Other countries are considering their own position. Thailand has warned that it would withdraw its 451 military doctors and engineers if they come under attack. In Italy an online poll found that 60 percent wanted an immediate withdrawal of troops and 27 percent favoured waiting until June 30, the official deadline for transferring power to the US puppet Iraqi regime.
What most worries the Bush administration about the withdrawal of the Spanish troops is its impact on its own population, who are seeing their government become ever more isolated as opposition to the occupation deepens.
Another issue discussed at the meeting between Moratinos and Powell was the situation in the Middle East. Here there appeared to be more agreement between the two men. Moratinos was Spain’s ambassador to Israel under the previous Socialist Party government and for many years was the European Union envoy in the Middle East. Moratinos endorsed the US government’s backing of Israeli Prime Minister Ariel Sharon’s decision to permanently seize over half of the West Bank, stating, “The new dynamics announced by Sharon represent an opportunity.”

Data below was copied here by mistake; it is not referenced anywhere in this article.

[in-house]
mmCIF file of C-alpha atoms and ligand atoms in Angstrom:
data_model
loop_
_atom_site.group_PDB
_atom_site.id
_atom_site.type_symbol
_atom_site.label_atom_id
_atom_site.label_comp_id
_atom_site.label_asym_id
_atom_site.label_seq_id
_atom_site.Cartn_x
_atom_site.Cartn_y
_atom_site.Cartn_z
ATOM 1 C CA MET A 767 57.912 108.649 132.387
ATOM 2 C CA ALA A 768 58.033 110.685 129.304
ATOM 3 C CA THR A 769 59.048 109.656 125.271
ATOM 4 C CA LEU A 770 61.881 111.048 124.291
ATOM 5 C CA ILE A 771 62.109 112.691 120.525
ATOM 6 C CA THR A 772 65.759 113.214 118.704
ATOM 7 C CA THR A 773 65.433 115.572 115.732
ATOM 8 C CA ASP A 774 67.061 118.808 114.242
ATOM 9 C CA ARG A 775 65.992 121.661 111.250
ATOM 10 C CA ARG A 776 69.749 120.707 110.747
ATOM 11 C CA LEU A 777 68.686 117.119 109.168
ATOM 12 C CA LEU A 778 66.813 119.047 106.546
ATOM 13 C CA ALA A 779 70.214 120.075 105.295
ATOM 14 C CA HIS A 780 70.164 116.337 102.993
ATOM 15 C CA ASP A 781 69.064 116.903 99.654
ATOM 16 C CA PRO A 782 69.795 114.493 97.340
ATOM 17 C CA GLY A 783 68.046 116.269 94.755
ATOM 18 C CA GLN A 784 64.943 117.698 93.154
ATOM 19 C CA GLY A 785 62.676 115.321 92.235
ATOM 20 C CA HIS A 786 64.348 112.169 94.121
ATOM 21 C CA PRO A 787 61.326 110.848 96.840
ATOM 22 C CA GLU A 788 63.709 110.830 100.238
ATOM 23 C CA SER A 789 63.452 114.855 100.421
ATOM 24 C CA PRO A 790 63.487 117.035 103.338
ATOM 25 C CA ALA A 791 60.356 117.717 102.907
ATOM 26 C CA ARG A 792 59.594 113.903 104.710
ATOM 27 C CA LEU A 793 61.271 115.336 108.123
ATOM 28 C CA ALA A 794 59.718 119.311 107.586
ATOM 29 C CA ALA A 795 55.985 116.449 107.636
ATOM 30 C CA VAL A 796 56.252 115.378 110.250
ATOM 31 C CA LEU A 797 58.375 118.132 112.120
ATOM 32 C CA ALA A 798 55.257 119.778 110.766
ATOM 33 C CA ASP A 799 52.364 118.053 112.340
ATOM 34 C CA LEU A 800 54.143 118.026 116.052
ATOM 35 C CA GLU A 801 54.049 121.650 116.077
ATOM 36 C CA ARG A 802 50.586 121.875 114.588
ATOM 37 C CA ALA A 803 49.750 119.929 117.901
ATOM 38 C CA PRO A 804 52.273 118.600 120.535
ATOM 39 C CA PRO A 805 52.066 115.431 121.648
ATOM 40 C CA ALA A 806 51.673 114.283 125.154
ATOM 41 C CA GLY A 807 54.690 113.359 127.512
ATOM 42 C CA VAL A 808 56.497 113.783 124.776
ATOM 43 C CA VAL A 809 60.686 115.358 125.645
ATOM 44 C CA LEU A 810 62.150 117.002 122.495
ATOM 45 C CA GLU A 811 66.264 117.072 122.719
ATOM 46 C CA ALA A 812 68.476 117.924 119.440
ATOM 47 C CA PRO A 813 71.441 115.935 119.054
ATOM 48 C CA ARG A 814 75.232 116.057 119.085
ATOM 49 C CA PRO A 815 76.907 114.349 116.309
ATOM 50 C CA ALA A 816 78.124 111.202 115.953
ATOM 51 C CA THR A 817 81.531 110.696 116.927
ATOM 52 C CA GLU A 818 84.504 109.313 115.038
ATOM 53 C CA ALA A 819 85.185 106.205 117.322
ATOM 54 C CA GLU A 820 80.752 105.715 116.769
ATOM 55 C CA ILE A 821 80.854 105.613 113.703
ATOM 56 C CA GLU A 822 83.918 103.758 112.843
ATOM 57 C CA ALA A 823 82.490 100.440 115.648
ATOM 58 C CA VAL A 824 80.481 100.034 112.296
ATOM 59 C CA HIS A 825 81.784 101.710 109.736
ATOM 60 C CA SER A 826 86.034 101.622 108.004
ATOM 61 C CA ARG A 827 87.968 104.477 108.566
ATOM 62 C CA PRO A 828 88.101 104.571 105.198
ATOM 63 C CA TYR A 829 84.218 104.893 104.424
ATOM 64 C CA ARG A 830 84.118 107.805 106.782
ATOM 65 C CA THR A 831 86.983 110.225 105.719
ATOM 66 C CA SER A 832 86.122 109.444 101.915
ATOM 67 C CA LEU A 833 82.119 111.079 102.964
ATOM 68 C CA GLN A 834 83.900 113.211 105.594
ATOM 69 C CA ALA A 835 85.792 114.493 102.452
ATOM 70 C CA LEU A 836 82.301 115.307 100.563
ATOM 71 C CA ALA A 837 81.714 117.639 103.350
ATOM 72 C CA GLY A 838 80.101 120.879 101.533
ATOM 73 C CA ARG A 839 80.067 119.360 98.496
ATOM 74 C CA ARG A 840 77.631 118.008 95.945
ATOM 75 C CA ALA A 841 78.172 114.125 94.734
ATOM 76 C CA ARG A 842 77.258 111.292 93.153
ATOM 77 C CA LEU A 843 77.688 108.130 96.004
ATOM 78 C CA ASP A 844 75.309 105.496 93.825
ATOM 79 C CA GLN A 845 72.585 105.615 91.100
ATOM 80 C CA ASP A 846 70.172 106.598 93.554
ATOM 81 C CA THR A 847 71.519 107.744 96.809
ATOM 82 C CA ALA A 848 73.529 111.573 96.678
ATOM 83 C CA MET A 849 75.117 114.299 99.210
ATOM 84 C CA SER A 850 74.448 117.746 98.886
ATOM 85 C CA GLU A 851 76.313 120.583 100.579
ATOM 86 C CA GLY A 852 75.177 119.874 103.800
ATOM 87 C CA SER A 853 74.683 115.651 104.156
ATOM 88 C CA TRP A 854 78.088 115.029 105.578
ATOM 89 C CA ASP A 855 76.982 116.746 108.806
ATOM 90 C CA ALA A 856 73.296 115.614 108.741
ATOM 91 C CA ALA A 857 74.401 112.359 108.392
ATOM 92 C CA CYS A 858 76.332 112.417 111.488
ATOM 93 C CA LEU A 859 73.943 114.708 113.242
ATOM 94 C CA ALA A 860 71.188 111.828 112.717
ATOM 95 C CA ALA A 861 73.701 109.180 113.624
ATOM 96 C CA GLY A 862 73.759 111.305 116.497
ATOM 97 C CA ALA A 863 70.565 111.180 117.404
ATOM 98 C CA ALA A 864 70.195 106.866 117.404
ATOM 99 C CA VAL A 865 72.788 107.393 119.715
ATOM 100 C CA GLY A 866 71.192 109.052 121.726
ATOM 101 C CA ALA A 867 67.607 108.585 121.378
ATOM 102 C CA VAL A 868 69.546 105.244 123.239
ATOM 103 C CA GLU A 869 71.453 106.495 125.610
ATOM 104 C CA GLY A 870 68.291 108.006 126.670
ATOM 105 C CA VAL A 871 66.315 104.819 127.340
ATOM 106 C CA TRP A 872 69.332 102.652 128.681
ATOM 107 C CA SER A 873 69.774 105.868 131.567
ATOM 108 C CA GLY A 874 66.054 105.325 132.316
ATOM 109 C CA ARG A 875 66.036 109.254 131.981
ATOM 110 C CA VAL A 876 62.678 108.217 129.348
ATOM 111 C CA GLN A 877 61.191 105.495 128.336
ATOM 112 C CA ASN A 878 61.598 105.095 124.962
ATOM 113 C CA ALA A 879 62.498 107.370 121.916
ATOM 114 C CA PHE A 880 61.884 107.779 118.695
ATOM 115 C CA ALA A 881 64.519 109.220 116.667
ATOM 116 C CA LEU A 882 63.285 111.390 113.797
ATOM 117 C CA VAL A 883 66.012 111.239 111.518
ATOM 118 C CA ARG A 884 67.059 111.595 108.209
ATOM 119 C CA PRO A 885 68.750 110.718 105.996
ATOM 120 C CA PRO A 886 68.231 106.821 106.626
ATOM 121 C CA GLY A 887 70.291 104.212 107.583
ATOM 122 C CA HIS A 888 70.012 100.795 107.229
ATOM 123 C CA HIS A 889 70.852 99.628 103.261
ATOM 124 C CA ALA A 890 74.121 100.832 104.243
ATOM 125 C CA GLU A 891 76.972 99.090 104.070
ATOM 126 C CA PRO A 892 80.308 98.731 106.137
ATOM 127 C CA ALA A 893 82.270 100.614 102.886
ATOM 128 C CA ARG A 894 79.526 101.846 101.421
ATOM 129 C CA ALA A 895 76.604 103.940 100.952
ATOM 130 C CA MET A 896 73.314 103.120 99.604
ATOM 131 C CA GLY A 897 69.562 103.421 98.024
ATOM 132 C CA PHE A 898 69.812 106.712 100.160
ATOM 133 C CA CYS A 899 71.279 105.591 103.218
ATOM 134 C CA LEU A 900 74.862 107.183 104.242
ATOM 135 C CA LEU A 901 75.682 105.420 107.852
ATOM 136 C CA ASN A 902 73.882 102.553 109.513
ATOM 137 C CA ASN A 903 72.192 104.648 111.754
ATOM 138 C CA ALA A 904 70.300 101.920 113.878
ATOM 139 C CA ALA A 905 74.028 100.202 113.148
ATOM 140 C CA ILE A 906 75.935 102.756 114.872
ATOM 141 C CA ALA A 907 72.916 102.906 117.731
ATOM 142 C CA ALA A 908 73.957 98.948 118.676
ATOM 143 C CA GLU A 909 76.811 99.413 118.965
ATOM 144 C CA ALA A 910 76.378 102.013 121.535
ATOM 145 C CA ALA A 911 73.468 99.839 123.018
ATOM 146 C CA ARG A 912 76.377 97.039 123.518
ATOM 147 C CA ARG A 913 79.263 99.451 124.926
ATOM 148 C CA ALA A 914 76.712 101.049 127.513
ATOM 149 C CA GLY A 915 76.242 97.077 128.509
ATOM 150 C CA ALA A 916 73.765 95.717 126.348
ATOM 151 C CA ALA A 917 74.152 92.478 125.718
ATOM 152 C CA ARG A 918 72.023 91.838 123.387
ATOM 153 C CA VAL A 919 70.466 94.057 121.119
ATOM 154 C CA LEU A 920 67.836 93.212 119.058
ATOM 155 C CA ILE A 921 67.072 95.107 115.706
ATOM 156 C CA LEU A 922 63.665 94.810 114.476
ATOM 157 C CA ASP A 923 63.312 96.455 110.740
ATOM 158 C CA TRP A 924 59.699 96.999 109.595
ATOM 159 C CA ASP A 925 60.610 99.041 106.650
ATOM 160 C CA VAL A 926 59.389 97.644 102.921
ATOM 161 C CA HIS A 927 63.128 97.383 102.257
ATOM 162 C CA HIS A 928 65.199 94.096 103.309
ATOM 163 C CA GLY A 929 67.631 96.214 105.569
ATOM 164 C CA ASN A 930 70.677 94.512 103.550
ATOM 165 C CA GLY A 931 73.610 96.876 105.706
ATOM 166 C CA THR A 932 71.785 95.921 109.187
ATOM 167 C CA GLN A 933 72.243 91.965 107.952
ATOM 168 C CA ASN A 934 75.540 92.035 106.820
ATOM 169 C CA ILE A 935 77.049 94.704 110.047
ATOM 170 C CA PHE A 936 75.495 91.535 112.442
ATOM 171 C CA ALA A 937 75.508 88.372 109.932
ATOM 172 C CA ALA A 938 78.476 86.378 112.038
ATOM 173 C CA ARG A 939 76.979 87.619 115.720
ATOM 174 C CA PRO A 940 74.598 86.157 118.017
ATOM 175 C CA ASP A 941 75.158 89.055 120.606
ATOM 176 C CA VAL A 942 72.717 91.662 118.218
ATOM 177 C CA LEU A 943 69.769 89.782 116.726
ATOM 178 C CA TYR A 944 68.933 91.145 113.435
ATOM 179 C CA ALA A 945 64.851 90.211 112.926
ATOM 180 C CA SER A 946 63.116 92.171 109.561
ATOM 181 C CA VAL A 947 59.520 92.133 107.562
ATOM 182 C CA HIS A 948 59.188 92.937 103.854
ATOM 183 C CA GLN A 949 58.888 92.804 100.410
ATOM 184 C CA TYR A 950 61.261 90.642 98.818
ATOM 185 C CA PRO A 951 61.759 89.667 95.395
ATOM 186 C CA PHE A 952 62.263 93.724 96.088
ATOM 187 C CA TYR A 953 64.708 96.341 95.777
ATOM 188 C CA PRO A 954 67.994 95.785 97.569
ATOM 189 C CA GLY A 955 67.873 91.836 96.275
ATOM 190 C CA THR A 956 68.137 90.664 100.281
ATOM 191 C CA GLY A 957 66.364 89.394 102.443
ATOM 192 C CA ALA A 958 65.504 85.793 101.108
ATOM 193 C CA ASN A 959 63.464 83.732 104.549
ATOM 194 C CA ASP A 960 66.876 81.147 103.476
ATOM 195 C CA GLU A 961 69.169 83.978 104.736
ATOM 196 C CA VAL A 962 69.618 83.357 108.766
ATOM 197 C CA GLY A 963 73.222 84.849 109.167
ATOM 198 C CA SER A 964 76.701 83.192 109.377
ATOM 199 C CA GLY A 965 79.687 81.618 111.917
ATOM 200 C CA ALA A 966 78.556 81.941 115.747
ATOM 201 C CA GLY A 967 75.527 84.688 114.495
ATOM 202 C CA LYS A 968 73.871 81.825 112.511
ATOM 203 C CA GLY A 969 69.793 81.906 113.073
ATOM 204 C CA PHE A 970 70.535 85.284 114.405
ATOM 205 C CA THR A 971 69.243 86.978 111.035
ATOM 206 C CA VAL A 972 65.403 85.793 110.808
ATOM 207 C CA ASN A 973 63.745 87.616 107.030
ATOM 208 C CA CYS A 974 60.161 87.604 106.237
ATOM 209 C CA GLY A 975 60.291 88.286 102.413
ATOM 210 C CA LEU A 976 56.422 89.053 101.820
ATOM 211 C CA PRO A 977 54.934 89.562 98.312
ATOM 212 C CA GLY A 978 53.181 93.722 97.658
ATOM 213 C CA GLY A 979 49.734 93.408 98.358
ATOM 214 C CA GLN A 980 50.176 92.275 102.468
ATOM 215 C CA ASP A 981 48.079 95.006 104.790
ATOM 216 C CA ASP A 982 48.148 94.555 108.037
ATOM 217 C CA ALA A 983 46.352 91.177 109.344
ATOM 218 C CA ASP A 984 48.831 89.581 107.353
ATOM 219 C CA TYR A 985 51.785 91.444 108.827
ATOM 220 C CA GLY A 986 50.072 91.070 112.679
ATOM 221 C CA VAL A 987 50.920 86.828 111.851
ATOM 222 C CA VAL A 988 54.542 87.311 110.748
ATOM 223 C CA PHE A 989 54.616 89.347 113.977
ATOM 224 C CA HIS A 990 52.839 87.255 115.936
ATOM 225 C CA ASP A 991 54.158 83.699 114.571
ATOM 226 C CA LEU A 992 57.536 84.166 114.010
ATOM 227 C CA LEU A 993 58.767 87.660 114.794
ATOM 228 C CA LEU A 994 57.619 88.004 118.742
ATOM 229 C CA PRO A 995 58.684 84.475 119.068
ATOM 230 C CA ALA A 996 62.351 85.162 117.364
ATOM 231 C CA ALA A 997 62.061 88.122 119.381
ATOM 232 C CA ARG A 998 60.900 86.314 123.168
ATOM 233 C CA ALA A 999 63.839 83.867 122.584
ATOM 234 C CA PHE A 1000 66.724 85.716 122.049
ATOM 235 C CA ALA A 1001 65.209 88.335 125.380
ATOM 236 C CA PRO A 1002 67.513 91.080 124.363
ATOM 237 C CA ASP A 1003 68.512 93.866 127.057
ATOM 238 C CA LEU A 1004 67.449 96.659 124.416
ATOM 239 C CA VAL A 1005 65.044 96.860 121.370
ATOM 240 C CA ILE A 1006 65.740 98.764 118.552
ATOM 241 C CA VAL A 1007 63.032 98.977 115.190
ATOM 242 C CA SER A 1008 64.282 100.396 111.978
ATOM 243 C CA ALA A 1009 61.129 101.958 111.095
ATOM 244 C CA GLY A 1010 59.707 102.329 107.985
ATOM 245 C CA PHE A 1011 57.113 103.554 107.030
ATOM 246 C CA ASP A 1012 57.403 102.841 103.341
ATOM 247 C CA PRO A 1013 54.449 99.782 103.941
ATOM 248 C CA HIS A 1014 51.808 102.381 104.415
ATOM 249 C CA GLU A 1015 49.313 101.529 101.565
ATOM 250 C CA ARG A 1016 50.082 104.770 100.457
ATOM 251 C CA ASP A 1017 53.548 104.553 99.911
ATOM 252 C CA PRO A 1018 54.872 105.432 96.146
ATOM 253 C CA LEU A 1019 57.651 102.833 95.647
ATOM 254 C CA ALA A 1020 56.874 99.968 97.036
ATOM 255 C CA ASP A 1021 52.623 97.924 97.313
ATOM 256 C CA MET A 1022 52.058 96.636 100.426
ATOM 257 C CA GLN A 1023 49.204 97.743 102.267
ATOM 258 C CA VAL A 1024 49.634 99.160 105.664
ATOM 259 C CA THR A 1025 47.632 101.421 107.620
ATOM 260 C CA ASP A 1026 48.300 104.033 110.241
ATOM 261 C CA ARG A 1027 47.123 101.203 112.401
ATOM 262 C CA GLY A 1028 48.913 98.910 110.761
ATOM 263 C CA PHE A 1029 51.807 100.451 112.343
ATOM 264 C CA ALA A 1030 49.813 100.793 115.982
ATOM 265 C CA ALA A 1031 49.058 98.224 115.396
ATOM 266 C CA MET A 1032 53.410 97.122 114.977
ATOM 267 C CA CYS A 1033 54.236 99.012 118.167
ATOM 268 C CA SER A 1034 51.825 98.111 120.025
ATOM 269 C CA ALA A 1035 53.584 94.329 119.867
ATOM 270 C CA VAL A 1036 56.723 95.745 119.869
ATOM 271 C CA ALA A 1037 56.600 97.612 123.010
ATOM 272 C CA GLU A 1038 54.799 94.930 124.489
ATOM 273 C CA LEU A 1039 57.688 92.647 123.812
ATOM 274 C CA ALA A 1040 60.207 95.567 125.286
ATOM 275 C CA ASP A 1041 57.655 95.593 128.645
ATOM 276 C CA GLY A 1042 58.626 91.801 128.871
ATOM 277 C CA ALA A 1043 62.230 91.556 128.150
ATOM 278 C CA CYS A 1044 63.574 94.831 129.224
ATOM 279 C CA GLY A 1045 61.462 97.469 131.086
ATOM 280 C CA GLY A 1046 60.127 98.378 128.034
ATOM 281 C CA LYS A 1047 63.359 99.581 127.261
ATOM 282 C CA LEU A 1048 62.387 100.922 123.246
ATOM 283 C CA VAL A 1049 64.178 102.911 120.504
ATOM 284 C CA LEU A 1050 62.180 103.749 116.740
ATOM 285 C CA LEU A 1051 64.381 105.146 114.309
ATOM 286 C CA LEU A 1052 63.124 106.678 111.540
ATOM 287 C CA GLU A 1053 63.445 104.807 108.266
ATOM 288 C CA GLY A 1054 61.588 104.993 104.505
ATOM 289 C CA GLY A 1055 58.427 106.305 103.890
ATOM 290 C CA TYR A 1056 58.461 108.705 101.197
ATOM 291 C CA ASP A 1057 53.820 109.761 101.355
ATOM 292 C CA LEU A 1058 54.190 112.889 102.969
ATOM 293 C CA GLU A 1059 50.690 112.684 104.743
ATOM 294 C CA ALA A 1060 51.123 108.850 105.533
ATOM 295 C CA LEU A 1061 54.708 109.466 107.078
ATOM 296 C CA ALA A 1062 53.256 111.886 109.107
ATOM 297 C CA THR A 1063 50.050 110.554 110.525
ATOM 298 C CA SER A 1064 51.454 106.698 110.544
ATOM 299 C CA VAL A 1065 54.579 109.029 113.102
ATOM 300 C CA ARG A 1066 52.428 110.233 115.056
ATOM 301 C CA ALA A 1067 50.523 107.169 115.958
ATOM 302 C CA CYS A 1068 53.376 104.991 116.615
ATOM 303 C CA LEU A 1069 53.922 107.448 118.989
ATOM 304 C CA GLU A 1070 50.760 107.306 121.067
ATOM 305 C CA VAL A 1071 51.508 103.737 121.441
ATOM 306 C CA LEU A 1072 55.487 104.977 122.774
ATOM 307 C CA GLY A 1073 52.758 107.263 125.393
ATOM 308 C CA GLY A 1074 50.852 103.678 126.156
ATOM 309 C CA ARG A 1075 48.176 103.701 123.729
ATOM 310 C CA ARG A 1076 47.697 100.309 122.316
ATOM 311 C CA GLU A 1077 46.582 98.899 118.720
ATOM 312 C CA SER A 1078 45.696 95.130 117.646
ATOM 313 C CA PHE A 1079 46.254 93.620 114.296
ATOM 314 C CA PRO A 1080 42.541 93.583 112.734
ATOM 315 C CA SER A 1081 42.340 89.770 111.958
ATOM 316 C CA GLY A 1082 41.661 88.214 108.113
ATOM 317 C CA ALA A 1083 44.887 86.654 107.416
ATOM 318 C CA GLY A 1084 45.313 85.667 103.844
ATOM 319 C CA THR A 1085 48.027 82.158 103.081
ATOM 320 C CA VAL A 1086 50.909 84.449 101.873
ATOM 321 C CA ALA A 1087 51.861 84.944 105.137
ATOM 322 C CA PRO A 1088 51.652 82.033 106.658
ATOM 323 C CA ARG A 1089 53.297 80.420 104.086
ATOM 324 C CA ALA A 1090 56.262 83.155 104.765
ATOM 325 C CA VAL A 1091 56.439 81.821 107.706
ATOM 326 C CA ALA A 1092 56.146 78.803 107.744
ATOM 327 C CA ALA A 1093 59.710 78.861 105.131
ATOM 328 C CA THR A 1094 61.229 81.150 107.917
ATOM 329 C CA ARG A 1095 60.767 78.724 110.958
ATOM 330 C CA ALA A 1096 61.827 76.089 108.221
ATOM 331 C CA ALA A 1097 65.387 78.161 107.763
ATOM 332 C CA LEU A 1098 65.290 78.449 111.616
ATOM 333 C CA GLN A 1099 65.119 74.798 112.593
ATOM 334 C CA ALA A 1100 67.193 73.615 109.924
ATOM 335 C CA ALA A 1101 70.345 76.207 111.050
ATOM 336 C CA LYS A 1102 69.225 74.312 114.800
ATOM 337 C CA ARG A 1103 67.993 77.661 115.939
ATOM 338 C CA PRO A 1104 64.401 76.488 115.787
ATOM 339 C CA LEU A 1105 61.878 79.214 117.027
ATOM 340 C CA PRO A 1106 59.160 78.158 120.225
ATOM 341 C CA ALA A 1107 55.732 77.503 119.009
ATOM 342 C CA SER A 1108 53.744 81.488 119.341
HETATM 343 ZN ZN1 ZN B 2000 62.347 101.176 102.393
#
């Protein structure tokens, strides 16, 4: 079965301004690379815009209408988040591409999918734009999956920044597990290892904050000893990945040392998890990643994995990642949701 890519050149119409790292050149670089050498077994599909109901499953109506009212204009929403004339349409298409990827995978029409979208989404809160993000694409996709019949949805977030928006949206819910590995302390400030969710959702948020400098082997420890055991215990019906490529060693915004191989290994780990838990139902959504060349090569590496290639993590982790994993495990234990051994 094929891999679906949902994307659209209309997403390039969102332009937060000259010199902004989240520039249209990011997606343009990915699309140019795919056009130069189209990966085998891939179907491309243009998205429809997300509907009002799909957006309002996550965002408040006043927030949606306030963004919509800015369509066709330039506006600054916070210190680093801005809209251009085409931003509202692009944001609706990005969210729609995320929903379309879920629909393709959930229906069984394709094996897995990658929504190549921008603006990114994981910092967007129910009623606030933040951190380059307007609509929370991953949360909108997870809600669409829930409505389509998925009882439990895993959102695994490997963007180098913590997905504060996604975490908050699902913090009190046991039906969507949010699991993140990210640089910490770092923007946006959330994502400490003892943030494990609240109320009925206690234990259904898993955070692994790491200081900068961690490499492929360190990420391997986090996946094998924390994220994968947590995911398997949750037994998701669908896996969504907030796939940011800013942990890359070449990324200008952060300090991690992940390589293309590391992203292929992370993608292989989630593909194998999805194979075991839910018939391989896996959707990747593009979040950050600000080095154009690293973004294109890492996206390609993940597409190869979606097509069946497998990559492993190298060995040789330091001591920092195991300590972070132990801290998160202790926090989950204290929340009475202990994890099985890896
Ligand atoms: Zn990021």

He qualified his support with a few weasel words, explaining, “Of course Europe and Spain especially are concerned by the borders (set by Sharon’s land grab). For us, Israel’s frontiers must be those previous to 1967, but we are not in the final phase of the negotiations and, for the time being, what is positive is that the Israelis are going to end the occupation of the good part of the Gaza territory, even if they do it unilaterally.”
Moratinos had previously warned in an interview following the March 11 terror bombings in Madrid that there could be no progress against Al Qaeda and terrorist Islamic cells until the Israeli-Palestinian conflict is resolved.
He was also deliberately equivocal regarding the possibility of the Spanish troops being redirected to Afghanistan in order to “compensate” the US government for the withdrawal from Iraq. But El Pais reports that the desire of the US government to reduce its military presence in Afghanistan and free its troops by transferring the maintenance of a military presence to the European Union is widely known. And it is also well known that Spain is willing to increase its military involvement both in the Balkans and Afghanistan.